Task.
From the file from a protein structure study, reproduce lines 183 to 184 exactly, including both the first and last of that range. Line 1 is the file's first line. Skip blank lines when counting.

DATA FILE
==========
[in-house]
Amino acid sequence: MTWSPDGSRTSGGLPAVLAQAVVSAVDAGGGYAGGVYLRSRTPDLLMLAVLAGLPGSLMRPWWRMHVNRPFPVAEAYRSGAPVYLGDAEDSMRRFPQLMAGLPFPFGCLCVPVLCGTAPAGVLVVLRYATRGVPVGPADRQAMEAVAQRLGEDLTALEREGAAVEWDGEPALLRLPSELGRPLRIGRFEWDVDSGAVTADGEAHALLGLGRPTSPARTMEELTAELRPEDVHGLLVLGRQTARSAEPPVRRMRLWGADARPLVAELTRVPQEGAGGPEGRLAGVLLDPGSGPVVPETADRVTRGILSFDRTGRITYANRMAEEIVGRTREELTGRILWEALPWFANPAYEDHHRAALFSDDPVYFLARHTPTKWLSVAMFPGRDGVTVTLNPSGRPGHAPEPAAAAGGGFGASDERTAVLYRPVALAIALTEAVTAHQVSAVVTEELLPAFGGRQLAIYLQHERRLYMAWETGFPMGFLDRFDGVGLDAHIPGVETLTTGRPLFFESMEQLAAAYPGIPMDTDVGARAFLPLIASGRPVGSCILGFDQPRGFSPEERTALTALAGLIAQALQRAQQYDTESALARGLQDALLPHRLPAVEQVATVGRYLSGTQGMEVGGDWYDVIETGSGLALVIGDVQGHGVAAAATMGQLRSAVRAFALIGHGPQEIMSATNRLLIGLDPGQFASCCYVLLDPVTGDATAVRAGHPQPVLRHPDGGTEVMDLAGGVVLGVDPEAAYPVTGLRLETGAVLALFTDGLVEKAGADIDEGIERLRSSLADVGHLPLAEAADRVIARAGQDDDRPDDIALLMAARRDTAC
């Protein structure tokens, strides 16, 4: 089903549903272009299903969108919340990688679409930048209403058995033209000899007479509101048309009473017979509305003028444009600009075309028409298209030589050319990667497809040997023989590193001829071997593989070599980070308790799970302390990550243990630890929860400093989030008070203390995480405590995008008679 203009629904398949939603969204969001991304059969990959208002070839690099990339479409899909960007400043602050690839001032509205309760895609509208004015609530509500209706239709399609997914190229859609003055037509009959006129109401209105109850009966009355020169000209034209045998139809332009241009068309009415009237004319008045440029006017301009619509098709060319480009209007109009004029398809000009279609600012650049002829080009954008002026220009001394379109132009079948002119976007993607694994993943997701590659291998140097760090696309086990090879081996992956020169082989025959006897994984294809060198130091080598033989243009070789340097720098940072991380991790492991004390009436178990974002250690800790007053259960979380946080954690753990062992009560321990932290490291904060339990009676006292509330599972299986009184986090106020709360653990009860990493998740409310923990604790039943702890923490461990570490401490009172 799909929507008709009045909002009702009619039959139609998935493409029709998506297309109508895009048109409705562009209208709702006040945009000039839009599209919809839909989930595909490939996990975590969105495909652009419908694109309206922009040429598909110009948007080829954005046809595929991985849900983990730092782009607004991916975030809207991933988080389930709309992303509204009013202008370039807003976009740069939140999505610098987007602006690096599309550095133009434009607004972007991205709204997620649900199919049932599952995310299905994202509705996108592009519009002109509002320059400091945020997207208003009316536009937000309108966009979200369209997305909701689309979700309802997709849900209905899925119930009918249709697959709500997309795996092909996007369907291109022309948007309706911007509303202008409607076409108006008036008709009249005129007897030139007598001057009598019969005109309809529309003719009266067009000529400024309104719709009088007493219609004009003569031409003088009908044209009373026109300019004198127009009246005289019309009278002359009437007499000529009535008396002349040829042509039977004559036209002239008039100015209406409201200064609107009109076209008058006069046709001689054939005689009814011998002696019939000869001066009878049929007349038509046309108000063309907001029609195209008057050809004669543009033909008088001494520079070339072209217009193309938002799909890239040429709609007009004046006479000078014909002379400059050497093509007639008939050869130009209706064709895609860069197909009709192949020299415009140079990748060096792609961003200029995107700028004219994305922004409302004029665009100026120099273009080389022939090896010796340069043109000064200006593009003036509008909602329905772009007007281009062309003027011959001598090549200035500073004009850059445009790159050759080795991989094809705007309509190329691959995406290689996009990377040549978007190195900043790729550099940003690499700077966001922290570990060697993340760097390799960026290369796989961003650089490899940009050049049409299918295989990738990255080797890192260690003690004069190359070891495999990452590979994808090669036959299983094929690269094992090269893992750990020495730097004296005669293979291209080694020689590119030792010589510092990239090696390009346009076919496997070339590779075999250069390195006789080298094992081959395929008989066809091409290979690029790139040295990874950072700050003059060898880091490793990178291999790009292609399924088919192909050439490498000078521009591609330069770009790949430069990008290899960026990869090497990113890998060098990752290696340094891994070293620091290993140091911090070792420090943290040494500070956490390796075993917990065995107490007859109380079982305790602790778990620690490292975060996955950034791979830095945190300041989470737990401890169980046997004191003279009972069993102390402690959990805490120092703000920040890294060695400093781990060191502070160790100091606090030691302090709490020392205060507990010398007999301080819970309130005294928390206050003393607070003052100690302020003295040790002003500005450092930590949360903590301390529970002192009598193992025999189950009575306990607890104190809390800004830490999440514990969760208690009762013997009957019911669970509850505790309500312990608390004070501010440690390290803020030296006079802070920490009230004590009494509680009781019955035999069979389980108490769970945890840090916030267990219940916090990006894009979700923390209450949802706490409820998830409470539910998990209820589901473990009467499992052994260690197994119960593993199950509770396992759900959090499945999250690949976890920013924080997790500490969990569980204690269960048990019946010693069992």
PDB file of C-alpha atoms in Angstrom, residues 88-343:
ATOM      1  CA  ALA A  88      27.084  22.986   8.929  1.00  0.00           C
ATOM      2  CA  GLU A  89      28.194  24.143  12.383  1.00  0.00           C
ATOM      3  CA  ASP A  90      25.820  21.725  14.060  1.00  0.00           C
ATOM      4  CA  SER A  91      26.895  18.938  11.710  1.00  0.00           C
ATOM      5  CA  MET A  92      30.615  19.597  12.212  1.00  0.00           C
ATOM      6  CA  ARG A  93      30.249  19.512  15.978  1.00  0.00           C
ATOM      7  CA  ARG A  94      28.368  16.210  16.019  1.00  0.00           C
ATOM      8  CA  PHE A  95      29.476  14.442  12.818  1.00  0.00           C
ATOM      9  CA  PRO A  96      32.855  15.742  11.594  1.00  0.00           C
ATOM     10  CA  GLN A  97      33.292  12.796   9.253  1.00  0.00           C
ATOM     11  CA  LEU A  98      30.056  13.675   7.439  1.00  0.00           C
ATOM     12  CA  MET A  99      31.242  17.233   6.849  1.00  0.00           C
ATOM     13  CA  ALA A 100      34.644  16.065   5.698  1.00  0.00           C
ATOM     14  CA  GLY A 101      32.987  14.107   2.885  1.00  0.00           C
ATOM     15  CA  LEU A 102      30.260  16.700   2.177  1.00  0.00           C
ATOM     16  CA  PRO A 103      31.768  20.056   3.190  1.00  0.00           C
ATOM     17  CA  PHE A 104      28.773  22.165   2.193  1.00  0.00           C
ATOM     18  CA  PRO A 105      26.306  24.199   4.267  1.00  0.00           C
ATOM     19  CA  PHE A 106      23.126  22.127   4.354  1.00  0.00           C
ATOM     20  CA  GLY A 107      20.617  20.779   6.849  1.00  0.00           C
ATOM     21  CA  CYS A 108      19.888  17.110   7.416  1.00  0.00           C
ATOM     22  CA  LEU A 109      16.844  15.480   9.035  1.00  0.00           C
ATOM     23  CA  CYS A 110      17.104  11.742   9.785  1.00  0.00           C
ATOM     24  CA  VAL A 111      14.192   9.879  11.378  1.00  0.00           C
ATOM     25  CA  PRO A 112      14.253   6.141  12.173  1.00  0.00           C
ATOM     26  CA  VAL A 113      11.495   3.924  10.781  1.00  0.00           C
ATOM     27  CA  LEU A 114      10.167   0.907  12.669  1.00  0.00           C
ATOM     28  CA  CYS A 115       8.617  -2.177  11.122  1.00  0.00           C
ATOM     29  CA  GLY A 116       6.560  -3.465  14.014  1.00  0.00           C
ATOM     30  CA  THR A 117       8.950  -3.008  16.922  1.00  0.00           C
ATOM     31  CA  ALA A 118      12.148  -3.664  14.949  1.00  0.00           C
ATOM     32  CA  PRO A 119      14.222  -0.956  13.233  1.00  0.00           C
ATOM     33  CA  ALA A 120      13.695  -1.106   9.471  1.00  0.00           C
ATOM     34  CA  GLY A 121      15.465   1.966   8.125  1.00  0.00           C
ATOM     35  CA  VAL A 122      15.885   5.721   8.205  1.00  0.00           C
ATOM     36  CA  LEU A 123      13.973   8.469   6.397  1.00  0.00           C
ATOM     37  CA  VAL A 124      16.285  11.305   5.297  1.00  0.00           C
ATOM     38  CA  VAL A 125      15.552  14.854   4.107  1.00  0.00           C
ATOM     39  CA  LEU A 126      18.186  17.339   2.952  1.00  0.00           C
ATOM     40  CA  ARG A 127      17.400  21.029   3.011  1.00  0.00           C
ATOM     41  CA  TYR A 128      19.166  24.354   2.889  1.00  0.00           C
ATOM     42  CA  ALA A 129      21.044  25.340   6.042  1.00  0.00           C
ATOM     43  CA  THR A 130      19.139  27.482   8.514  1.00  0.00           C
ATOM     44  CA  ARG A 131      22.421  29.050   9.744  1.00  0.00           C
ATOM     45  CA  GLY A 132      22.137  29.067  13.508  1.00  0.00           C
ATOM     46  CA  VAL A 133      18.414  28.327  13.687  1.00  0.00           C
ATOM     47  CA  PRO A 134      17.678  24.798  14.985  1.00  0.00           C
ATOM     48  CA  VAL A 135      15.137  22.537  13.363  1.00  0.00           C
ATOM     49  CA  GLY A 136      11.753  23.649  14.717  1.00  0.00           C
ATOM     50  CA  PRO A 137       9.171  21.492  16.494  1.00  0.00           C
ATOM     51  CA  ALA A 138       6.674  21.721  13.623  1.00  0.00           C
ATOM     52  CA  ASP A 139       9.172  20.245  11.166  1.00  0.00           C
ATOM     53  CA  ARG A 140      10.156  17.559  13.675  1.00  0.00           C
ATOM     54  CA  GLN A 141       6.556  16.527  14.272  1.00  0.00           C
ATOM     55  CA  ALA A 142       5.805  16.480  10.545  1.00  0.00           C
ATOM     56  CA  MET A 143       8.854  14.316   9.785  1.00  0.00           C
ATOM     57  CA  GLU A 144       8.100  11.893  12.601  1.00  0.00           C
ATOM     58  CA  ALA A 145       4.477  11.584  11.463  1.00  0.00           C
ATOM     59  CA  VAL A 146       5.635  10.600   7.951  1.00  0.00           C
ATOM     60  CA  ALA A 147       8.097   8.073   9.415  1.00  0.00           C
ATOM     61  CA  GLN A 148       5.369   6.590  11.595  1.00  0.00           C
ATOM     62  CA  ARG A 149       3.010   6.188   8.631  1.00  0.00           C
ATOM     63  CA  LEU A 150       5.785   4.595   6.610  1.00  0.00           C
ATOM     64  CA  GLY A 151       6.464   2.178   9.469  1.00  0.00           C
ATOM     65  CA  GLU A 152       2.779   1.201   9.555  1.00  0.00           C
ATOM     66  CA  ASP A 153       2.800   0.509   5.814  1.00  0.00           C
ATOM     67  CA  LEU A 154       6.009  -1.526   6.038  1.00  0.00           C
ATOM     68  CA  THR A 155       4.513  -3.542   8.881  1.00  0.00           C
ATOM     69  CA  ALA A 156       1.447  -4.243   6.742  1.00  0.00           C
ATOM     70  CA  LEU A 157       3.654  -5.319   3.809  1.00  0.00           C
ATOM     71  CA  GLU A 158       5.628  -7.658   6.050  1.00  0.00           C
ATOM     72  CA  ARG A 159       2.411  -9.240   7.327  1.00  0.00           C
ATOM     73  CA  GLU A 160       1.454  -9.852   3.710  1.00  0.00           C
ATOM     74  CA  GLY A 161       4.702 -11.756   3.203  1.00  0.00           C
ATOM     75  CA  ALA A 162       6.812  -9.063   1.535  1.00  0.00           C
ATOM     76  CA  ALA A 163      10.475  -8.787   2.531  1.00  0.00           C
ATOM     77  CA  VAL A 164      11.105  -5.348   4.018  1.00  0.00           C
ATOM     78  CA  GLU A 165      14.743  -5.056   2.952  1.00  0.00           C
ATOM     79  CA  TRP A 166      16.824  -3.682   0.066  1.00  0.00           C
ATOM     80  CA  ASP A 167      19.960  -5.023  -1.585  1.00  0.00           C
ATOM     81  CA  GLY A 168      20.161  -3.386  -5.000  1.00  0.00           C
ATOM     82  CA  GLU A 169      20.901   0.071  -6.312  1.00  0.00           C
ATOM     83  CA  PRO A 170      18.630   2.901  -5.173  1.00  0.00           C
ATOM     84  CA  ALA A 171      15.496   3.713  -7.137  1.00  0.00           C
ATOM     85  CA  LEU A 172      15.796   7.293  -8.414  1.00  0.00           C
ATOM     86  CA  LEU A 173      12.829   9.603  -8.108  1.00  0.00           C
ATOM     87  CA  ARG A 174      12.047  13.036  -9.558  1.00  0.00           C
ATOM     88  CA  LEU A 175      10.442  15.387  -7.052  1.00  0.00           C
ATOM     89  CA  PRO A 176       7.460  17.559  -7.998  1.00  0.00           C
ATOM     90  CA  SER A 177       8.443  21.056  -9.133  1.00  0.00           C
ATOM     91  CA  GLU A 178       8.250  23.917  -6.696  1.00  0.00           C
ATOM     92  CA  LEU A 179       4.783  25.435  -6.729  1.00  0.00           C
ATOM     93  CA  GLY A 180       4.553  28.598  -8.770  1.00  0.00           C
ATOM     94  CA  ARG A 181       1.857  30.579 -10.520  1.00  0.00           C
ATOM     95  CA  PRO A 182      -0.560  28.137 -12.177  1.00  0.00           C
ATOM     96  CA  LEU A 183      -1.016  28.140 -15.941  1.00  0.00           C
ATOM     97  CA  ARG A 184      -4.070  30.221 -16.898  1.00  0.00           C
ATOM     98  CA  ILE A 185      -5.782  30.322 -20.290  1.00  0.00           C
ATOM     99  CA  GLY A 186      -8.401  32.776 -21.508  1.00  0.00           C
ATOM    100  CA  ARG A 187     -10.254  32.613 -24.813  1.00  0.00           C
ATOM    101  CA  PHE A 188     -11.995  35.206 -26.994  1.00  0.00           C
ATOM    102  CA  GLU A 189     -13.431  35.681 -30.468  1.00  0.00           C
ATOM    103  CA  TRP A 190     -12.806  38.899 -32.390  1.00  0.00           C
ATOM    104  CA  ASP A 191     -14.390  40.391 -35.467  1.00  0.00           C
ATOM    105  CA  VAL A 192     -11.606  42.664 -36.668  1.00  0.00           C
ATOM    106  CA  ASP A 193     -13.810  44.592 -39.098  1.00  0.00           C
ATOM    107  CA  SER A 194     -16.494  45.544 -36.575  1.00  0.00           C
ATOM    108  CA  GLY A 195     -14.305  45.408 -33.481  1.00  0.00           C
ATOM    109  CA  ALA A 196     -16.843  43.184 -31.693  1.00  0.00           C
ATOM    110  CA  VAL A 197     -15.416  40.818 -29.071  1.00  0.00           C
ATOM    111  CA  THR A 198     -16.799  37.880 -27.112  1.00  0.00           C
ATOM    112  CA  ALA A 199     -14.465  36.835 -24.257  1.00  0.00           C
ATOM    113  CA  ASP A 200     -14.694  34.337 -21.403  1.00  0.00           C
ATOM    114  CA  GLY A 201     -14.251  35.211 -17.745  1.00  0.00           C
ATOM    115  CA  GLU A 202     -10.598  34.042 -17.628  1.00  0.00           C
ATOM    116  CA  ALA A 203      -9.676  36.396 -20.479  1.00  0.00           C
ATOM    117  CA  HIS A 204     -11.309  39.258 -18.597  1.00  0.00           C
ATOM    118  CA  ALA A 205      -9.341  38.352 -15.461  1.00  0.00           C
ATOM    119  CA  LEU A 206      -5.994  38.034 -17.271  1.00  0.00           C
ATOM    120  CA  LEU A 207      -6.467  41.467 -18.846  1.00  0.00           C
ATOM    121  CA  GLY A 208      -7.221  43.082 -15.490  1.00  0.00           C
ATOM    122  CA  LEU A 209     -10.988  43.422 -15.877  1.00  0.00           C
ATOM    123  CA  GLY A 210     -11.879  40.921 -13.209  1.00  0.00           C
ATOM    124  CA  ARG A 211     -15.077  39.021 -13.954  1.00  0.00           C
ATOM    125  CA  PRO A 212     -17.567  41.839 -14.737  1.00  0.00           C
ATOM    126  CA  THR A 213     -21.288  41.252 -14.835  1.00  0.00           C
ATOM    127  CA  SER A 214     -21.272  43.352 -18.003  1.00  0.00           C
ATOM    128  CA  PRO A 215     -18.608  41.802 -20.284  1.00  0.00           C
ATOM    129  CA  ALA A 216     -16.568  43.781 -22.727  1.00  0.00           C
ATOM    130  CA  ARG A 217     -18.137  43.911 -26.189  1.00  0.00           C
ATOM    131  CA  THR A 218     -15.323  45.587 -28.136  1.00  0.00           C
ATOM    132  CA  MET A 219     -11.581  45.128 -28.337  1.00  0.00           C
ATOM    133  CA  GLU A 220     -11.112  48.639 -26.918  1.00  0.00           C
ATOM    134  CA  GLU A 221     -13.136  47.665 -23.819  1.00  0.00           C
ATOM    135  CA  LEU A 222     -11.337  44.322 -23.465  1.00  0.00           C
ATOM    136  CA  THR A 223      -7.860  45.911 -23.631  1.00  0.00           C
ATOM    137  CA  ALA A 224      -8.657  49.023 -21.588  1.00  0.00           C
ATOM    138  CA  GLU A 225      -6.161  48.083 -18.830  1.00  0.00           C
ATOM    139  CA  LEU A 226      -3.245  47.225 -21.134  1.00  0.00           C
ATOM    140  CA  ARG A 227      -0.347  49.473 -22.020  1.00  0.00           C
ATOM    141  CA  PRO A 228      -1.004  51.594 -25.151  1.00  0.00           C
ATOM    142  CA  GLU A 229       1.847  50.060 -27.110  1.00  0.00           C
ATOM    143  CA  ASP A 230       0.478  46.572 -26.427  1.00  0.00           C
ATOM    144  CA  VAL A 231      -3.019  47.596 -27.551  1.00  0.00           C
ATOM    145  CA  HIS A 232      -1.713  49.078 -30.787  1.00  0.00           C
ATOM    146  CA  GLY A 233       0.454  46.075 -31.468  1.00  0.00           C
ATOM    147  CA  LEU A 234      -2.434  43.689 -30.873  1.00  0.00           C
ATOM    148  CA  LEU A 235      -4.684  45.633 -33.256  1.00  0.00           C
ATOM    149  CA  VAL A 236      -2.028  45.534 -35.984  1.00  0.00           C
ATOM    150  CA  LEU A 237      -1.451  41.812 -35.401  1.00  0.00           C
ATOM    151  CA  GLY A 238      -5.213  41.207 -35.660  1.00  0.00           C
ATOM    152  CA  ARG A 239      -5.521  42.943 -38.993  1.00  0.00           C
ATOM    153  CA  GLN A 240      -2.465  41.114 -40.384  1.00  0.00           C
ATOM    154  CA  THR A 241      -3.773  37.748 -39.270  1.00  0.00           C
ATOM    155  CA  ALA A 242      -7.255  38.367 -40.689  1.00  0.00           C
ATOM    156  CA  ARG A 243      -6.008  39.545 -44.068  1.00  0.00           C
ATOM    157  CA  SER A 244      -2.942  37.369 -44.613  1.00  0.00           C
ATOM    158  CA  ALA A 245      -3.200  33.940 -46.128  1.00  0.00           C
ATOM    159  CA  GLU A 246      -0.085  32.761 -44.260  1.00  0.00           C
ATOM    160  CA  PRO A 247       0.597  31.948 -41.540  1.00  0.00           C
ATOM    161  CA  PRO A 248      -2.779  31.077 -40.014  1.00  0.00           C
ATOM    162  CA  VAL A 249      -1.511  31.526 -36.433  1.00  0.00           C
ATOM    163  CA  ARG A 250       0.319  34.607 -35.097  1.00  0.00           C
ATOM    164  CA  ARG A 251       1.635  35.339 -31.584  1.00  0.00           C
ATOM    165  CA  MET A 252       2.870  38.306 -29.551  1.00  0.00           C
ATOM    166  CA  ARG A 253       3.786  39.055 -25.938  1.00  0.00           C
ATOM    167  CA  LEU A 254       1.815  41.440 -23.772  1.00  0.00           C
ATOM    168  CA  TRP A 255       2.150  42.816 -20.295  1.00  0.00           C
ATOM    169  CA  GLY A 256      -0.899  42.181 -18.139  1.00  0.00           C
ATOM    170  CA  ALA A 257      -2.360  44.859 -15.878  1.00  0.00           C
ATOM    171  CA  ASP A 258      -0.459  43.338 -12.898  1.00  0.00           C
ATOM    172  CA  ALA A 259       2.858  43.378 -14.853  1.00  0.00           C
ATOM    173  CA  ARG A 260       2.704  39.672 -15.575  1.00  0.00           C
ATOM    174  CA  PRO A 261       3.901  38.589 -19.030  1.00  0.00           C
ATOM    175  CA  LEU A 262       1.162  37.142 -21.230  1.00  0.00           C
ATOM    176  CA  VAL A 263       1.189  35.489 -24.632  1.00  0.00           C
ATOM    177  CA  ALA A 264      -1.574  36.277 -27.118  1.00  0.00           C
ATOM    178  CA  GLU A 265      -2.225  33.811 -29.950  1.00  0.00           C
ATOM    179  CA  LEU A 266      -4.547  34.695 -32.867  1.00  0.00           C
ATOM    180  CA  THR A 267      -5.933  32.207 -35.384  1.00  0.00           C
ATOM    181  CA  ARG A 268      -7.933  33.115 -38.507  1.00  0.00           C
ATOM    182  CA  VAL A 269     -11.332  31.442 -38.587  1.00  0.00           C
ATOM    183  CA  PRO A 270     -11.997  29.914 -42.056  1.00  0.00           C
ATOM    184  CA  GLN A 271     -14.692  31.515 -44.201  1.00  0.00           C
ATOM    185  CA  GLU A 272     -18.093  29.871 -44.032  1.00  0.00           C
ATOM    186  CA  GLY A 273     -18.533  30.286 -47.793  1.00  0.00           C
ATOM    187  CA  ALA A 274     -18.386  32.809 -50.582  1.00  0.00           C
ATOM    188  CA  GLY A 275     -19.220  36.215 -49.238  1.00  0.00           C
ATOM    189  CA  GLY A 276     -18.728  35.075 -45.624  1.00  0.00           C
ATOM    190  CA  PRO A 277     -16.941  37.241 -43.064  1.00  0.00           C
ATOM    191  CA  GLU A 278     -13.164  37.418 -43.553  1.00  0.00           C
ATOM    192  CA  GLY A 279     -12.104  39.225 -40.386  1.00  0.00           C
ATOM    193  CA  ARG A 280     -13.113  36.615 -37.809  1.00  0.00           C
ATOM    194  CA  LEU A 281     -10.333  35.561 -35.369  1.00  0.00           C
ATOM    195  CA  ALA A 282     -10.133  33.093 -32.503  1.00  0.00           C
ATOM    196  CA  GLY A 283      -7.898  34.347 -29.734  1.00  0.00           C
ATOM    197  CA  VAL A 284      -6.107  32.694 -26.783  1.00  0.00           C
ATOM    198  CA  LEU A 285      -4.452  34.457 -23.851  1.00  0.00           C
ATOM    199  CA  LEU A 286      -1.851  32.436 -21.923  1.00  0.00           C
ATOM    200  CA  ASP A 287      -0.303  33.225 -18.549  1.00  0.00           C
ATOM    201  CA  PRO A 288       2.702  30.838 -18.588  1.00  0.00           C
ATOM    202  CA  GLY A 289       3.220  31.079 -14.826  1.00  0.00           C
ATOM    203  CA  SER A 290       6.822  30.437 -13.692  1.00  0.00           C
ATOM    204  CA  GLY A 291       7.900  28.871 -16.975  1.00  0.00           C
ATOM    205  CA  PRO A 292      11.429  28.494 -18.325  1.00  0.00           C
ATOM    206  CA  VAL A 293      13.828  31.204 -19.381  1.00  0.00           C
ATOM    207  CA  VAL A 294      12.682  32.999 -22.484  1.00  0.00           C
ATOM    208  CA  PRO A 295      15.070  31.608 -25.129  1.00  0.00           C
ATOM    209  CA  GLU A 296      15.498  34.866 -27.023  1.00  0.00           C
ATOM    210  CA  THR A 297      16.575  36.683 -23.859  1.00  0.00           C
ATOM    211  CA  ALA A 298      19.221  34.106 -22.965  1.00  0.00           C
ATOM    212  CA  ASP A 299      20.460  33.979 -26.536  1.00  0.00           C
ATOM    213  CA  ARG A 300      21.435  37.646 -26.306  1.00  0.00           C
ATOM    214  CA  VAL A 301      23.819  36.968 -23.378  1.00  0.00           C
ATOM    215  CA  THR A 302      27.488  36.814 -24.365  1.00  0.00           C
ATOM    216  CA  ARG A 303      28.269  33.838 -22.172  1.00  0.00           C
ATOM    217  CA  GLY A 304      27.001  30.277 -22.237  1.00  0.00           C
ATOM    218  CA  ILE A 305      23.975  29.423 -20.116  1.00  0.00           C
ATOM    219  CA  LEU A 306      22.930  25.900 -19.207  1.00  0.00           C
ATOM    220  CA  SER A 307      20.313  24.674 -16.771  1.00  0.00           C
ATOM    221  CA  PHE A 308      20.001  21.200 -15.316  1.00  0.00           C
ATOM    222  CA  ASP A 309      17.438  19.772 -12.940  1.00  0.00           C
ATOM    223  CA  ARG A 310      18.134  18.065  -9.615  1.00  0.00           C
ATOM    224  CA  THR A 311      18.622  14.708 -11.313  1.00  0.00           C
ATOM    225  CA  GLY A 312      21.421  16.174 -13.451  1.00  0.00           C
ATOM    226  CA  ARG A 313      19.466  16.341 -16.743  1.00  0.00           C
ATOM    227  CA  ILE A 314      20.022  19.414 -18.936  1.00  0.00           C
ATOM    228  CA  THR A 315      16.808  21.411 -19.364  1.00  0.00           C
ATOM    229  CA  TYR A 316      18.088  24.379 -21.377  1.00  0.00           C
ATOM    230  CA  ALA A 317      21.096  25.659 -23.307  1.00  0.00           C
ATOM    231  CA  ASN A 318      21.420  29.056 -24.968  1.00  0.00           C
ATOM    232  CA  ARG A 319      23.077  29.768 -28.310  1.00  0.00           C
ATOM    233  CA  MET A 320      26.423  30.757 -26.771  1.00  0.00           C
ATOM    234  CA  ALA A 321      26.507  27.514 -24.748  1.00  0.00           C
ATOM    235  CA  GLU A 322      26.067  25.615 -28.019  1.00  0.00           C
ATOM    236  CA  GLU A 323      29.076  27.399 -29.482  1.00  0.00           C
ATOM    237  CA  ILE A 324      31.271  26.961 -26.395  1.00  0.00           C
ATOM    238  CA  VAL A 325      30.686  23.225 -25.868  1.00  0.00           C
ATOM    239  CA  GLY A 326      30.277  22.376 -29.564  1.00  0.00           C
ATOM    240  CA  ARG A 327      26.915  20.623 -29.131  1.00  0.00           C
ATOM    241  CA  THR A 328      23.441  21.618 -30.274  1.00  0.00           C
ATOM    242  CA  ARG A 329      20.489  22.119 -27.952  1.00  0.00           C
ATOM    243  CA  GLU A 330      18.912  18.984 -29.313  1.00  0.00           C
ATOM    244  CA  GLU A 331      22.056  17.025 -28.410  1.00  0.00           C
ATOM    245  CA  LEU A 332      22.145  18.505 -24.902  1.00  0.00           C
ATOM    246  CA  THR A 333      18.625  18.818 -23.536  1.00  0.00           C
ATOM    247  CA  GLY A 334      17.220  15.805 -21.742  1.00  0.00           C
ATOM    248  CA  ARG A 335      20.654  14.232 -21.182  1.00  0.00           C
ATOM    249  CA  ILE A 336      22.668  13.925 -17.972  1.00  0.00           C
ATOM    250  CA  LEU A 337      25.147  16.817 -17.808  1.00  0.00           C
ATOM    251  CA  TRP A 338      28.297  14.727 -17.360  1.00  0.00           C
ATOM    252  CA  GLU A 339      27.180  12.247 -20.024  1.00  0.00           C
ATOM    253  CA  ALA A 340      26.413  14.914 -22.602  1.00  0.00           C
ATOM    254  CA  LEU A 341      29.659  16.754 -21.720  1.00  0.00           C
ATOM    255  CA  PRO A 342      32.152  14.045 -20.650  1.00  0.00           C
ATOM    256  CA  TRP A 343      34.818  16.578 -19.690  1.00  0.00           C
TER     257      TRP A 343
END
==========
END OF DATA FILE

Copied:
ATOM    179  CA  LEU A 266      -4.547  34.695 -32.867  1.00  0.00           C
ATOM    180  CA  THR A 267      -5.933  32.207 -35.384  1.00  0.00           C